Understanding the Message of Mercy as a Parish Community

“The Holy Spirit is working in our parish right now. We feel very honored and blessed to be a part of it.”

By Marian Friedrichs

When the Very Rev. Chris Alar, MIC, visited the parish of St. Robert Bellarmine in Blue Springs, Missouri, last June, he did not speak about the Divine Mercy devotion. Father preached on the "Four Last Things": Death, Judgment, Heaven, and Hell. But the impression and wisdom he left behind proved seeds that blossomed into a Lenten Divine Mercy mission, brought to fruition by the St. Robert parishioners themselves.

A mission for God
The Divine Mercy Chaplet was already known to the people of St. Robert Bellarmine. Their pastor, Fr. Richard Rocha, had come to them in 2019 from Our Lady of Good Counsel, the diocesan Shrine of Divine Mercy and St. Faustina in Kansas City, Missouri. Two years at Our Lady of Good Counsel had nurtured in Fr. Rocha a love for the Divine Mercy devotion, and when he was transferred, he brought to his new parish from his old the tradition of praying the Divine Mercy Chaplet after every Mass. 

While some parishioners faithfully stayed for the Chaplet, not many knew very much about the message our Lord gave to St. Faustina and the wealth of graces that can be obtained through the devotion. After Fr. Chris’s visit, that began to change.

During his talk, some of Fr. Chris’s books were available for sale, among them Understanding Divine Mercy. Frank and Ruth Hays were among the St. Robert parishioners who acquired a copy, as was their friend John Milosevich. 

“Those of us who bought it and read it found ourselves rereading it,” says Frank. The three approached their pastor about finding a way to get the book into the hands of as many other parishioners as possible. Father Rocha recommended that they speak to Deacons Robert Falke and Joseph Zagar, who suggested building a Lenten mission around it.

Preparing a retreat
Understanding Divine Mercy is divided into five chapters, and there are five full weeks in Lent. Five weekly sessions would help the parish prepare for the celebration of Easter, especially for the Second Sunday of Easter, the Feast of Divine Mercy. After the mission was concluded, participants would pray the Divine Mercy Novena together beginning on Good Friday, and they would know how to observe the Feast of Mercy so as to gain the indulgence and special graces attached to it. 

To spread the word about the mission and to propagate the Divine Mercy message among those who would not attend, the mission team decided to order 500 copies of Understanding Divine Mercy. Not wanting to impact the parish budget, Frank, Ruth, and John approached the Knights of Columbus, the Women’s Ministry, the Men’s Ministry, and their parish chapter of the Catholic men’s group, “That Man is You.” These groups (many of whose members had heard Fr. Chris speak and then had read Understanding Divine Mercy) agreed to provide the funds.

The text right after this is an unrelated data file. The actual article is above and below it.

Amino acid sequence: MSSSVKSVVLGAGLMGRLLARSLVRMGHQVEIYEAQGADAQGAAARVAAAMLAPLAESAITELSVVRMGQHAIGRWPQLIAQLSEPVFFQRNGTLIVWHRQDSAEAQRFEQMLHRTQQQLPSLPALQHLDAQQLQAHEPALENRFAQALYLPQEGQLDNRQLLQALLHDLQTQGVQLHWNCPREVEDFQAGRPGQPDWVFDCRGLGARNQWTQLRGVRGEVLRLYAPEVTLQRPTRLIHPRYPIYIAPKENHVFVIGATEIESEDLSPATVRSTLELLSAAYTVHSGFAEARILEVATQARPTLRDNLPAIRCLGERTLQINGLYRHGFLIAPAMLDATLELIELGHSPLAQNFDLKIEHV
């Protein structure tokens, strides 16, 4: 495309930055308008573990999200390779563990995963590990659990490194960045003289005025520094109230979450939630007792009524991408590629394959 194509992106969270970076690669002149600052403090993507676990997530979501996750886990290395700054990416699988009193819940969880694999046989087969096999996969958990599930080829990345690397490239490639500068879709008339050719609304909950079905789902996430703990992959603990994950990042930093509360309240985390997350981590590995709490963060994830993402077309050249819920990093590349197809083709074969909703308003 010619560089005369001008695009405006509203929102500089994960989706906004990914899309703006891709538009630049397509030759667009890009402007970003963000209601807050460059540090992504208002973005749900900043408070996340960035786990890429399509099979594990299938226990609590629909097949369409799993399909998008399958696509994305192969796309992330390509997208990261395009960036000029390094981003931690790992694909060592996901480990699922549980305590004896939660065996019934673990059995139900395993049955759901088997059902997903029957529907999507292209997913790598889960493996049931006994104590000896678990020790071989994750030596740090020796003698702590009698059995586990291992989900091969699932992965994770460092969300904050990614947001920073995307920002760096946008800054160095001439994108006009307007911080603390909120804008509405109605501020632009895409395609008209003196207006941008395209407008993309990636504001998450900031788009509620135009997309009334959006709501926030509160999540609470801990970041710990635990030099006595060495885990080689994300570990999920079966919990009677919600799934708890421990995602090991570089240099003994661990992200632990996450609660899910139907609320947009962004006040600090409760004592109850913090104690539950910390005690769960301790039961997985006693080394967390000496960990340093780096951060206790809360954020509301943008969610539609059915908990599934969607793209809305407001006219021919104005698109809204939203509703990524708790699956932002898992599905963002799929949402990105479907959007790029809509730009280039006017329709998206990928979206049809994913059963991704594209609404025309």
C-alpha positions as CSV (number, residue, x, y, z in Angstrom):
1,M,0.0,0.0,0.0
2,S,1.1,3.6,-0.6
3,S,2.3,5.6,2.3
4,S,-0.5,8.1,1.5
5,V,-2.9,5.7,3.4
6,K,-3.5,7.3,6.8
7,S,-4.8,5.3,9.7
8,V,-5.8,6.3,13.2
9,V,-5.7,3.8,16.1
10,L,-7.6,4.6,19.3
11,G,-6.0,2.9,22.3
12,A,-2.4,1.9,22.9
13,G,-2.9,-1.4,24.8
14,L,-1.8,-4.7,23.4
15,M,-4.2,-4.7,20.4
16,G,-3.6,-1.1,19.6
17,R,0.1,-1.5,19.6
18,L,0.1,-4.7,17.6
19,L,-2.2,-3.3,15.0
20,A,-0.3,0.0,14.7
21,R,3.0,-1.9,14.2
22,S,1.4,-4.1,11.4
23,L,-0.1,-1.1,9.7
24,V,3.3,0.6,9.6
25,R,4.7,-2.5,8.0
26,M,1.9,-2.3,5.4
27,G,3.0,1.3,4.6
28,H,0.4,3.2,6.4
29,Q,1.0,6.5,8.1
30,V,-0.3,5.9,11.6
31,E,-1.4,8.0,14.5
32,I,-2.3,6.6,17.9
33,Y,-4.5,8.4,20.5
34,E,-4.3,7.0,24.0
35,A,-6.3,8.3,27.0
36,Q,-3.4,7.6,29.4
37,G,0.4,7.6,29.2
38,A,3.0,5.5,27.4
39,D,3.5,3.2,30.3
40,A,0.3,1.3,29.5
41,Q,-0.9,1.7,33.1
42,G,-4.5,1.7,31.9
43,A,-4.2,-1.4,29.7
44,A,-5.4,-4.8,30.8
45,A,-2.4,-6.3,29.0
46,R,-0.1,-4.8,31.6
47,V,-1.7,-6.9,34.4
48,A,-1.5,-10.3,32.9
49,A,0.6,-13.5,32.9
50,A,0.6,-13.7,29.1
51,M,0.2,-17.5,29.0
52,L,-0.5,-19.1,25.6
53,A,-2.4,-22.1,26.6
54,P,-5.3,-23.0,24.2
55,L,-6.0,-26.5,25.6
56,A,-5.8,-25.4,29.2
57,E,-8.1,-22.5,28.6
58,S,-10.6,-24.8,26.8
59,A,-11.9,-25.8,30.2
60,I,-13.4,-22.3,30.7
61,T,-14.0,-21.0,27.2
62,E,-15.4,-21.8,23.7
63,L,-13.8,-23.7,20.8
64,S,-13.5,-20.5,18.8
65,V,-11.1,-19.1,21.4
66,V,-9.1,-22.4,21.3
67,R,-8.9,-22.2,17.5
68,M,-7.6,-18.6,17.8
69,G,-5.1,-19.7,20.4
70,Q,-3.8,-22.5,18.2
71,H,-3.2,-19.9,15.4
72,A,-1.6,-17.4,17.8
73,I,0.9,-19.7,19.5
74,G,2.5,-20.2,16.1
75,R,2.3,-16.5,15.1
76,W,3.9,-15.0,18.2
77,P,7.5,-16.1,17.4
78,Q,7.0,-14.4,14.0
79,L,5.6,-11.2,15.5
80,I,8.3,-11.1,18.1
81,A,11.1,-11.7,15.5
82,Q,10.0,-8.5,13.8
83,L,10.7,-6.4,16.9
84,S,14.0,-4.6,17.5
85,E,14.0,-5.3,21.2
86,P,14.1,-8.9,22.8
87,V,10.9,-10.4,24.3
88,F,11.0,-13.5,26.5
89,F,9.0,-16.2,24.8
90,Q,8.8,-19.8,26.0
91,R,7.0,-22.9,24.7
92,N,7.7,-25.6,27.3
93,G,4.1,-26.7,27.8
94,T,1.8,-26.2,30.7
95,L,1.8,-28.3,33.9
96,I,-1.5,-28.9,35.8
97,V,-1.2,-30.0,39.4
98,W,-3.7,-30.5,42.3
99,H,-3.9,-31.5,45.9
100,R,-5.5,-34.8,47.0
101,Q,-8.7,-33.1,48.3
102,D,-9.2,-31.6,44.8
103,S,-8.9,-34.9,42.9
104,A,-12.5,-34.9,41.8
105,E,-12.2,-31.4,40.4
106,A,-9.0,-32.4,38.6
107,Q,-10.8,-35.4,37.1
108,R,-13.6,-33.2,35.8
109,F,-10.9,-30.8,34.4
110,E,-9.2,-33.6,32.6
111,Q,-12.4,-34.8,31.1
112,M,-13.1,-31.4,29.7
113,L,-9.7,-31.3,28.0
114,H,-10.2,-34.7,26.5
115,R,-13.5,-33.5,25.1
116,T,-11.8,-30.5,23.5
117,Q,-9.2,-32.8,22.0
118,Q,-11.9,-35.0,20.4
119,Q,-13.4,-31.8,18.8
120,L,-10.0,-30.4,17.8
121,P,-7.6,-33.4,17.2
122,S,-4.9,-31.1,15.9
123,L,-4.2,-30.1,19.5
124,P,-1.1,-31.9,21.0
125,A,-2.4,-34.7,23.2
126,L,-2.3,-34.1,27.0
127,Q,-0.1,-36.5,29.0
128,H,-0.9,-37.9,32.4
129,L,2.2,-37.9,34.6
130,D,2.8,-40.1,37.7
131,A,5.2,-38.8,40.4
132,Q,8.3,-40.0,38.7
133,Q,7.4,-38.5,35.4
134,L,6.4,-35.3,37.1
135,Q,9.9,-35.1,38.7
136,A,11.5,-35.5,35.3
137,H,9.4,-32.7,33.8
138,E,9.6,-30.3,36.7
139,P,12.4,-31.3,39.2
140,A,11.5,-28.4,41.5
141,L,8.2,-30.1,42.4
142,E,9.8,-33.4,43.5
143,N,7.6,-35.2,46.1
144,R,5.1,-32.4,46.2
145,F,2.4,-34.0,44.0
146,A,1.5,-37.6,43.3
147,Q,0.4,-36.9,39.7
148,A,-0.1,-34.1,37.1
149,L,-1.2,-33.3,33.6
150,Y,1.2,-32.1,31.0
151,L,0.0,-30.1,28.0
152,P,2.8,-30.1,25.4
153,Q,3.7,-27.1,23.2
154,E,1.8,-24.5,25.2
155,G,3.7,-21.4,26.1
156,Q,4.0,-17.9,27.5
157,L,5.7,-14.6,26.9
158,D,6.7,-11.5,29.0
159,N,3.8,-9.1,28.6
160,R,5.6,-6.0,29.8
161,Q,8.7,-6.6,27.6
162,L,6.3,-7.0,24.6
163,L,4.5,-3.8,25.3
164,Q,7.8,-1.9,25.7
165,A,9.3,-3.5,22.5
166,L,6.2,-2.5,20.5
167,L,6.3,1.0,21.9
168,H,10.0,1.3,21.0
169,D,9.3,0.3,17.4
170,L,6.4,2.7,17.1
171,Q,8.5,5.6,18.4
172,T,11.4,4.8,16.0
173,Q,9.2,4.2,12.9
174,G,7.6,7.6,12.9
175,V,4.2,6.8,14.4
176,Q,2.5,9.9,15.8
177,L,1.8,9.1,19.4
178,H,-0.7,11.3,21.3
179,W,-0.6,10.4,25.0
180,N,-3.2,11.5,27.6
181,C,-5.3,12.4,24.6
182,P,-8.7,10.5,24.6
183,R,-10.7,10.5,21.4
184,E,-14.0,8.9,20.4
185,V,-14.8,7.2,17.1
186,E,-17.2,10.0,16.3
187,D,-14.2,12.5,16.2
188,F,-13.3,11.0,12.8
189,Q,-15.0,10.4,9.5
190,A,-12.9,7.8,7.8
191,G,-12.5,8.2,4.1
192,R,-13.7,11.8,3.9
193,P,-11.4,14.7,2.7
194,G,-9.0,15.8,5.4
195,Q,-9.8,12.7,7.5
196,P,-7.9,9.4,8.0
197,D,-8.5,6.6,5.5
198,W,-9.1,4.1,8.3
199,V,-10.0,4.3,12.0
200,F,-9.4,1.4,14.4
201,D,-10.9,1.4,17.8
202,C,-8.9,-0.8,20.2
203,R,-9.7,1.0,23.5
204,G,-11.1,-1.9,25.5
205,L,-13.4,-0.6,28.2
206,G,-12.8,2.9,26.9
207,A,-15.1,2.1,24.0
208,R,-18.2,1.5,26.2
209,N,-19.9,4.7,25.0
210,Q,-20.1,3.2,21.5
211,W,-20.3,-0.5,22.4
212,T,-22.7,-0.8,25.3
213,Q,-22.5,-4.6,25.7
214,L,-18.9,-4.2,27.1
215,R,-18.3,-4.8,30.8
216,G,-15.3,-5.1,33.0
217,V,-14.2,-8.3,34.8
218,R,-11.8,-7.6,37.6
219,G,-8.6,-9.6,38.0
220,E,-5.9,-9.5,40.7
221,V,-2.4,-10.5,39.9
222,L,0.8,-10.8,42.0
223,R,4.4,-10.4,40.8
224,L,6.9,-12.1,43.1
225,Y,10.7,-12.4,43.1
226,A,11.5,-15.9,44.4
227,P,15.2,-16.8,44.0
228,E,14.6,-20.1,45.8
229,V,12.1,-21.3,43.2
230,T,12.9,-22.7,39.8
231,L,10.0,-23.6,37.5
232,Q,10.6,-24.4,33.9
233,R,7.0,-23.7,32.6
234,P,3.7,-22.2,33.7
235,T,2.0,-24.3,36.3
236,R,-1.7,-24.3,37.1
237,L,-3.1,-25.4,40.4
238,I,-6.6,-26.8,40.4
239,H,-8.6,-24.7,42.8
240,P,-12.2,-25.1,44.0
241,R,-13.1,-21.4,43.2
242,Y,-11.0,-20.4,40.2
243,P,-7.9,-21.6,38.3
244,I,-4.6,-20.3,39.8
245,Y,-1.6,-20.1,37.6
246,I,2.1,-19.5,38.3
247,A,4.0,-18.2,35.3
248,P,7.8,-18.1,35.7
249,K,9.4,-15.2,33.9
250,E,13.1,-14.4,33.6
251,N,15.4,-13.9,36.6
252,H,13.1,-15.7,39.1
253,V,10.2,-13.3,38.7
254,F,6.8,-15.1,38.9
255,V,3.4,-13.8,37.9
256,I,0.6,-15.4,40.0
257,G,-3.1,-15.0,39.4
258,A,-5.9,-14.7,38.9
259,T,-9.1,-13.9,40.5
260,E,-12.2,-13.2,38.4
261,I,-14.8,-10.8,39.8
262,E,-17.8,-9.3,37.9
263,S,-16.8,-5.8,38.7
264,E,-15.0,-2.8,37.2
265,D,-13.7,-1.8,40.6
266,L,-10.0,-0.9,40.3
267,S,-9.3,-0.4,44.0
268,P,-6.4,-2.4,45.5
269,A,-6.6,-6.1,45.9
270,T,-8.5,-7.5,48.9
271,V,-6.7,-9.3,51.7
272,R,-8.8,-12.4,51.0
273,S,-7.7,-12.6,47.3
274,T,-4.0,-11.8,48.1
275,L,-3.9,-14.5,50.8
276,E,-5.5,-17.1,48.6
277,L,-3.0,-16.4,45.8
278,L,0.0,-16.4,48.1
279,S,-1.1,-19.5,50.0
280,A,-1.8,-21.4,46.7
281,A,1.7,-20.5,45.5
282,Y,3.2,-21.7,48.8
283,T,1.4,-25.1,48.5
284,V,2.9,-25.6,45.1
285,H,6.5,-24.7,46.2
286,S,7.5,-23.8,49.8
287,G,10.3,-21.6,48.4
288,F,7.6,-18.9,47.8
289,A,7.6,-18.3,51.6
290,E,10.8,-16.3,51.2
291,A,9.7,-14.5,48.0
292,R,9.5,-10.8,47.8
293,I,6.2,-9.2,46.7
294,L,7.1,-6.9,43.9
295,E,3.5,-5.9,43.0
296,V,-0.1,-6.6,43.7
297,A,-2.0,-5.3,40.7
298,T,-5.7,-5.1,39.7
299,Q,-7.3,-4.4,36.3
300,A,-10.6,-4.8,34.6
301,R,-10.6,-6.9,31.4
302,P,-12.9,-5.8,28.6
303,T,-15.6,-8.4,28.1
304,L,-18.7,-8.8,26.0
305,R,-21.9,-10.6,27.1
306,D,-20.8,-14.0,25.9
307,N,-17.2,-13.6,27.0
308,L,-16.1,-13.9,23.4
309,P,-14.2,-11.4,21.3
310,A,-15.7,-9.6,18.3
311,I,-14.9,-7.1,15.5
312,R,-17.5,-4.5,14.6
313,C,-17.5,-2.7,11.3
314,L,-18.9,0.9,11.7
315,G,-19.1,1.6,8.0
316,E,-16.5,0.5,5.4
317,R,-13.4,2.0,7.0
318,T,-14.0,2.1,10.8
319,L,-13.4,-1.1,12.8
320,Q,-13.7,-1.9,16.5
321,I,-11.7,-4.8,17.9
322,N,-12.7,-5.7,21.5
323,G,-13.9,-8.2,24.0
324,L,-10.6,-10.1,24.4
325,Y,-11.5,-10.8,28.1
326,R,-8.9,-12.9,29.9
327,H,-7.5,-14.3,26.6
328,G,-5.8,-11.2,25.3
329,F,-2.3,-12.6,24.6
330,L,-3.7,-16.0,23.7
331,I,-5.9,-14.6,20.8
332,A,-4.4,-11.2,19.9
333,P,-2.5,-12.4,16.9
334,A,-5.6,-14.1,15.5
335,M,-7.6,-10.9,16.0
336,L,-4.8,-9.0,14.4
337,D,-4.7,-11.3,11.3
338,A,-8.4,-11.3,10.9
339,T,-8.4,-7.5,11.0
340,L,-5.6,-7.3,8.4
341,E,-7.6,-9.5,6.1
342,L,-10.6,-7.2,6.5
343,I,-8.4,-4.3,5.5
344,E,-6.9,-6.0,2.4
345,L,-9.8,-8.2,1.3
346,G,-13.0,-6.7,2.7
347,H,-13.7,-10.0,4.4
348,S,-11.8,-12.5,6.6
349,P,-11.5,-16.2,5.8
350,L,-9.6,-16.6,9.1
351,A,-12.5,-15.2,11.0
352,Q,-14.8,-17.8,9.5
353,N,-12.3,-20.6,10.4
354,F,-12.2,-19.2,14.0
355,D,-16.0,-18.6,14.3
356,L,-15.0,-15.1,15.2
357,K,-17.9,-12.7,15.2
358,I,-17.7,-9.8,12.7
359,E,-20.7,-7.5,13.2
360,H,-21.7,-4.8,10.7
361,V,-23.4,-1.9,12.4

Peter Markavage at the Marian Helpers Center on the grounds of the National Shrine of The Divine Mercy in Stockbridge, Massachusetts, helped the team order the large quantity of books they needed at the best possible price. He also provided them with a playlist of Fr. Alar’s videos to use at their sessions.

When the books arrived, the mission team prepared them for distribution, with a flier advertising the mission tucked inside each copy. On Ash Wednesday, 450 copies were given away, and the remaining 50 on the first Sunday of Lent. The team promptly ordered 100 more copies and quickly distributed them as well.

Presenting Divine Mercy
At the first session, on the nature of God’s mercy, 144 people participated in person; five watched the livestream. The second session, on St. Faustina and the importance of trust, had 138 live attendees and six virtual. The recorded sessions, posted on YouTube and Facebook, have been viewed approximately 300 times each.

Nearly all of the live participants had read the recommended chapters of the book before each session. Many had already finished it.

Frank, Ruth, and John are excited to see how the Holy Spirit will use their efforts to teach their neighbors about the unfathomable mercy of God. 

“Father Rocha explained Divine Mercy to us,” says John, “but for me it didn’t really sink in.” John had read St. Faustina’s Diary, Divine Mercy in My Soul, but after reading Understanding Divine Mercy, he realized he had “only scratched the surface” of learning about the message and devotion. 

“The Diary is not an easy read, compared to Fr. Chris’ book, which is very conversational and easy to digest.”

The team hopes and prays that, after the mission, more parishioners will know the value of the Divine Mercy Chaplet and Feast. 

“The first word of the book title is key,” says Ruth. “Understanding, not just praying, this devotion.” 

People need to know
When the mission is over, perhaps more parishioners will remain in their pews after Mass to pray the Chaplet. “If people knew the opportunity and the graces they were walking away from,” says Frank, “they would give those extra seven minutes.” 

And perhaps those who attend the mission or read the book will go to Confession, receive Holy Communion worthily, and observe the Feast of Divine Mercy on April 7 so as to receive the gifts Our Lord longs to give them. 

One participant, Nathan Eckenberg, wrote, “Just finished the chapter on the meaning of Divine Mercy Sunday. I’m blown away. I had absolutely no idea the significance and power of that day. Unbelievable – what a gift!”

“The Holy Spirit is working in our parish right now," Ruth says. "We feel very honored and blessed to be a part of it.”


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